9. 9. The implantable device of claim 8, wherein the SRAM device is a 1 MB device that is arranged in a 512K by 16-bit manner.
  10. 10. The implantable device of claim 7, wherein the first, second, third, and fourth buffers are FIFO buffers.
  11. 11. The implantable device of claim 1, and further comprising:
    a third buffer; and
    wherein the controller is configured to copy waveform data from the first buffer to the third buffer and designate the copied waveform data as protected, thereby preventing the copied waveform data from being overwritten in the third buffer.
  12. 12. The implantable device of claim 11, wherein the controller automatically designates the copied waveform data as protected if at least one predetermined condition is satisfied.
  13. 13. The implantable device of claim 12, wherein the at least one predetermined condition comprises the patient's heart rate exceeding a threshold value.
  14. 14. The implantable device of claim 13, wherein the threshold value is about 220 beats per minute.
  15. 15. The implantable device of claim 12, wherein the implantable device is configured to determine a time interval between each adjacent pair of R-waves in the waveform data, and wherein the at least one predetermined condition comprises a threshold number of the intervals within a set of consecutive intervals exceeding a first upper limit, and at least one of the intervals within the set exceeding a second upper limit.
  16. 16. The implantable device of claim 15, wherein the threshold number of intervals is 6 intervals, and wherein the set of consecutive R-R intervals includes 8 consecutive intervals.
  17. 17. The implantable device of claim 1, wherein the regular intervals are about every 4 hours.
  18. 18. The implantable device of claim 17, wherein the controller is configured to copy about 10 seconds of waveform data from the first buffer to the second buffer every 4 hours.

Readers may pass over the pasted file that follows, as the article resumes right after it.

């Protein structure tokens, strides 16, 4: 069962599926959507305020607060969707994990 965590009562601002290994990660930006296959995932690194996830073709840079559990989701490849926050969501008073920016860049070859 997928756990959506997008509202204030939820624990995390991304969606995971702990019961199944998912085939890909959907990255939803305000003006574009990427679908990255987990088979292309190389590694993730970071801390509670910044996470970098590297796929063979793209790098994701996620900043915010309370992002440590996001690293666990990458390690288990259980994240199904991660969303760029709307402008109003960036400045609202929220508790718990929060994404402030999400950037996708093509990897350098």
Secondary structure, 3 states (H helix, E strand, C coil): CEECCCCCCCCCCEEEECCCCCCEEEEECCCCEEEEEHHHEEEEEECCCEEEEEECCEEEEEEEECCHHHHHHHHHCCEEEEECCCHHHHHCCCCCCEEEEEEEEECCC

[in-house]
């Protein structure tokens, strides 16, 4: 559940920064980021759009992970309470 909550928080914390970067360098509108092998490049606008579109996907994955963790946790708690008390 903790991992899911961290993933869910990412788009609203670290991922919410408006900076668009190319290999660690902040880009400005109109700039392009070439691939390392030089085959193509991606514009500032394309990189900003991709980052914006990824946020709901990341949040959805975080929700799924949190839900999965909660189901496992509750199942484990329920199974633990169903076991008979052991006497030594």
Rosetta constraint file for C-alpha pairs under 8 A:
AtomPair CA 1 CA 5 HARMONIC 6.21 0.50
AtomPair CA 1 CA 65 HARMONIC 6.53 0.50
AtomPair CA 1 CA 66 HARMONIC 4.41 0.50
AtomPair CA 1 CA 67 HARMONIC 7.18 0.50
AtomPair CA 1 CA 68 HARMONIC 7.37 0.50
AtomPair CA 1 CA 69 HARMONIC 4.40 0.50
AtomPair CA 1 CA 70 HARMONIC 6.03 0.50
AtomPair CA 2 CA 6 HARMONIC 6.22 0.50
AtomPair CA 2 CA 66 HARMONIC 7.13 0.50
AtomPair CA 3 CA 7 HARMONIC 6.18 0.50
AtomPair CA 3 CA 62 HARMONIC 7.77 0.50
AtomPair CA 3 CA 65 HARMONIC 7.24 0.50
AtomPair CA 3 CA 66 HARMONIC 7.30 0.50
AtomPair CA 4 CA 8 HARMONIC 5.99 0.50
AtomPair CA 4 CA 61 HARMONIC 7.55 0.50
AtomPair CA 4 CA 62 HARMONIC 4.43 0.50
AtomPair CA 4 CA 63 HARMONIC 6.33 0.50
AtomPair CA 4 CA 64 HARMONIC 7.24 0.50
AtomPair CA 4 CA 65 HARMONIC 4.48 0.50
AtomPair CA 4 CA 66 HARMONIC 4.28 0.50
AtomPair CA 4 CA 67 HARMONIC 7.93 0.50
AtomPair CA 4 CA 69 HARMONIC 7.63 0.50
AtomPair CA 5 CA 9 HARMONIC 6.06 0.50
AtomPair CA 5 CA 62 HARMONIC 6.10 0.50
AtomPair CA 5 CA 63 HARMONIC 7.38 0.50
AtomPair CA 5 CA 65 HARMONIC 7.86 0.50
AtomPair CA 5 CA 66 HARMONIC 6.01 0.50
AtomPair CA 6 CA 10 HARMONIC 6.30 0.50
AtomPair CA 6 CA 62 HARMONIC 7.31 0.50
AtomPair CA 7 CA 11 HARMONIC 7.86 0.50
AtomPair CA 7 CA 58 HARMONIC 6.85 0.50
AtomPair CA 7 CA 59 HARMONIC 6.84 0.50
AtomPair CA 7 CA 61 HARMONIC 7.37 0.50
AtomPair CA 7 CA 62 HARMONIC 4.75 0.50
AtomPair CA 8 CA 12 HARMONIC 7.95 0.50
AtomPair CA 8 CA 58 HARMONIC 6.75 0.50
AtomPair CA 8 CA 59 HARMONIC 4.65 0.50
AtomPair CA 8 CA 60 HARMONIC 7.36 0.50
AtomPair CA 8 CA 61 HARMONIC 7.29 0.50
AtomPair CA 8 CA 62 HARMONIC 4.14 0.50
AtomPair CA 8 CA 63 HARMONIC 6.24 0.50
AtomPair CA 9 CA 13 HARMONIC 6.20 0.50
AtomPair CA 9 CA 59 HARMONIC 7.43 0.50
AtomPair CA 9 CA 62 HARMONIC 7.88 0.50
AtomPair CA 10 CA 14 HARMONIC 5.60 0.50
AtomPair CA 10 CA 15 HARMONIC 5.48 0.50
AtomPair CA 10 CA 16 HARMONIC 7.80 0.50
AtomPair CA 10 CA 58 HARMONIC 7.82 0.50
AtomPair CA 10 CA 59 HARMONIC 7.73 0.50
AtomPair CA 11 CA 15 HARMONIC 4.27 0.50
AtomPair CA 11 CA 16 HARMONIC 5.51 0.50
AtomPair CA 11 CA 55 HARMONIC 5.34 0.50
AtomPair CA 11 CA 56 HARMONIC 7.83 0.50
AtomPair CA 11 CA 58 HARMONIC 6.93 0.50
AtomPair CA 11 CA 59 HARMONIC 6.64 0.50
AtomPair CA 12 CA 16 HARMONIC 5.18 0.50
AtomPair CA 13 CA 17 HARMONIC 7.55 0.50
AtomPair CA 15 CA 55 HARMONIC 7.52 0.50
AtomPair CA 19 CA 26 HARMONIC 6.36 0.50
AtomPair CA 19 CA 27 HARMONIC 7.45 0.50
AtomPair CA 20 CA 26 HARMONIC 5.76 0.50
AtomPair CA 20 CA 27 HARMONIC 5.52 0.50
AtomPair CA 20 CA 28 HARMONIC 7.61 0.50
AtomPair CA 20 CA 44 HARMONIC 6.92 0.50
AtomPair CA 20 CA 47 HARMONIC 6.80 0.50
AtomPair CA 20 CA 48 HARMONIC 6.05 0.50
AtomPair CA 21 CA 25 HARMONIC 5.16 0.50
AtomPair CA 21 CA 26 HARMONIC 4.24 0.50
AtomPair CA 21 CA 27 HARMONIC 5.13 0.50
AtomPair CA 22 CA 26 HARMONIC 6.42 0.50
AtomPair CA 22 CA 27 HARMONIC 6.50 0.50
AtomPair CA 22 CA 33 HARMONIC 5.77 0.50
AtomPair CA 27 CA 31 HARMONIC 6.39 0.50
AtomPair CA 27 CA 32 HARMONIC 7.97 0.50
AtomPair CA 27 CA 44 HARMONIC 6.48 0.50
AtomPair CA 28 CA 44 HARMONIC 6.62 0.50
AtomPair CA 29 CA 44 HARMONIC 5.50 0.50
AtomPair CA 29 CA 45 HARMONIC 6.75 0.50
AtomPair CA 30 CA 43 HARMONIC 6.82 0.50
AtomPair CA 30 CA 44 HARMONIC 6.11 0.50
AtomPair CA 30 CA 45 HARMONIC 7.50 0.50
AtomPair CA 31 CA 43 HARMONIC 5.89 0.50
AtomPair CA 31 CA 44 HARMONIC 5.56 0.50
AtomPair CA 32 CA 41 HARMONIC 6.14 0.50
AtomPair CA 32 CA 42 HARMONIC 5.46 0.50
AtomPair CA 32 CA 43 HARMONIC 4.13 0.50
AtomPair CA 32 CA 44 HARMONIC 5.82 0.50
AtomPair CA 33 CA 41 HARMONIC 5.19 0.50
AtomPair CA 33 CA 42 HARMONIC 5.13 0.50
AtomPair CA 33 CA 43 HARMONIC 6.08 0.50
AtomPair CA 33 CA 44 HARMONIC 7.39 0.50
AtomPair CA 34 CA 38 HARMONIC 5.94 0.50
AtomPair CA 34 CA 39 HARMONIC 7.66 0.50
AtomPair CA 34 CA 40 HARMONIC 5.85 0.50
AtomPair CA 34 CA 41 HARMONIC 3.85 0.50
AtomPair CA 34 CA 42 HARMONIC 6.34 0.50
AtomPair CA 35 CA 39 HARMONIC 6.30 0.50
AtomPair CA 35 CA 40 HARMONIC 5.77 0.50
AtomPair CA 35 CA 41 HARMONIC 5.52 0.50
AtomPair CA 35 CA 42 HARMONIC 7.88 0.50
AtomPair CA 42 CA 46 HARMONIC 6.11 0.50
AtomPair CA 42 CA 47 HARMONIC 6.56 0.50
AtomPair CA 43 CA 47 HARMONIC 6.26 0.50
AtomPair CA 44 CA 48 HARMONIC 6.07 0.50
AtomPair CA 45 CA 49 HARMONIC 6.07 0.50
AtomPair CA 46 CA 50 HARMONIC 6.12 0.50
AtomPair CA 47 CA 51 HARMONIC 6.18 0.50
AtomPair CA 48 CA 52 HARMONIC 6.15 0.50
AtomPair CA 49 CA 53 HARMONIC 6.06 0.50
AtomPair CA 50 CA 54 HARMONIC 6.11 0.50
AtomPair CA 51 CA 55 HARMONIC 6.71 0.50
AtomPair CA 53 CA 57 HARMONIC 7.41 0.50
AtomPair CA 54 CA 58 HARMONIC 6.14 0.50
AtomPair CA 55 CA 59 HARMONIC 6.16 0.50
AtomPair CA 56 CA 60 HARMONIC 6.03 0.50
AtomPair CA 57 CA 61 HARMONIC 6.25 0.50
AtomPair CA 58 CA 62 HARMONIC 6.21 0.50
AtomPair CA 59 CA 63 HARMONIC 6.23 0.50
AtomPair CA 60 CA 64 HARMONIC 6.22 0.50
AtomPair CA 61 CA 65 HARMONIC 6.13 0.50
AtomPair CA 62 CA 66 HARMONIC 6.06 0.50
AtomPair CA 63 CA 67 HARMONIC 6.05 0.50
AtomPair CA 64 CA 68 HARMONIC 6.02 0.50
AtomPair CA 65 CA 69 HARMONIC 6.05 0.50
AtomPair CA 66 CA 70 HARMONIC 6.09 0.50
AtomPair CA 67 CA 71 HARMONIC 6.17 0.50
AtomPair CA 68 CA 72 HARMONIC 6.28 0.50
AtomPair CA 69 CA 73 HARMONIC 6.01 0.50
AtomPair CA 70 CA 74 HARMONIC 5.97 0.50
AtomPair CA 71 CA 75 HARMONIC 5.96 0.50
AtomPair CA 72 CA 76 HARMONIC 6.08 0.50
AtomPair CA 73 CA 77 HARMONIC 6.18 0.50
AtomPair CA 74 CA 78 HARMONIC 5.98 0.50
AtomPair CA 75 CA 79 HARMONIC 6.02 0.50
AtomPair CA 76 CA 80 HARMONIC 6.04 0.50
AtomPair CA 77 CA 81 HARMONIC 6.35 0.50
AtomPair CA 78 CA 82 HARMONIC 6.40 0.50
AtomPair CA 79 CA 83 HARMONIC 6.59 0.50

19. 19. The implantable device of claim 1, wherein the monitoring system is configured to monitor ECG signals.
  20. 20. A method of storing data in an implantable device to be implanted into a body of a patient, the implantable device configured to monitor biological signals of the patient, the method comprising:
    continually storing waveform data corresponding to the monitored biological signals in a first buffer of the implantable device;
    providing a plurality of event buffers in the implantable device; and
    automatically copying waveform data from the first buffer to a first one of the event buffers at regular intervals.
  21. 21. The method of claim 20, and further comprising:
    transmitting data from the first event buffer to an external device.
  22. 22. The method of claim 21, and further comprising:
    transmitting data from the first event buffer to the external device at regular intervals.
  23. 23. The method of claim 21, and further comprising:
    transmitting data from the first event buffer to the external device at least once per day.
  24. 24. The method of claim 20, wherein the implantable device is configured to communicate with the external device via wireless radio-frequency communications.
  25. 25. The method of claim 20, and further comprising:
    detecting an event with the implantable device; and
    automatically copying waveform data from the first buffer to a second one of the event buffers upon detection of the event.
  26. 26. The method of claim 25, and further comprising:
    receiving a signal from an external device with the implantable device; and
    automatically copying waveform data from the first buffer to a third one of the event buffers upon receiving the signal from the external device.
  27. 27. The method of claim 26, wherein the first buffer, and the first, second, and third event buffers, are implemented in a single SRAM device.
  28. 28. The method of claim 27, wherein the SRAM device is a 1 MB device that is arranged in a 512K by 16-bit manner.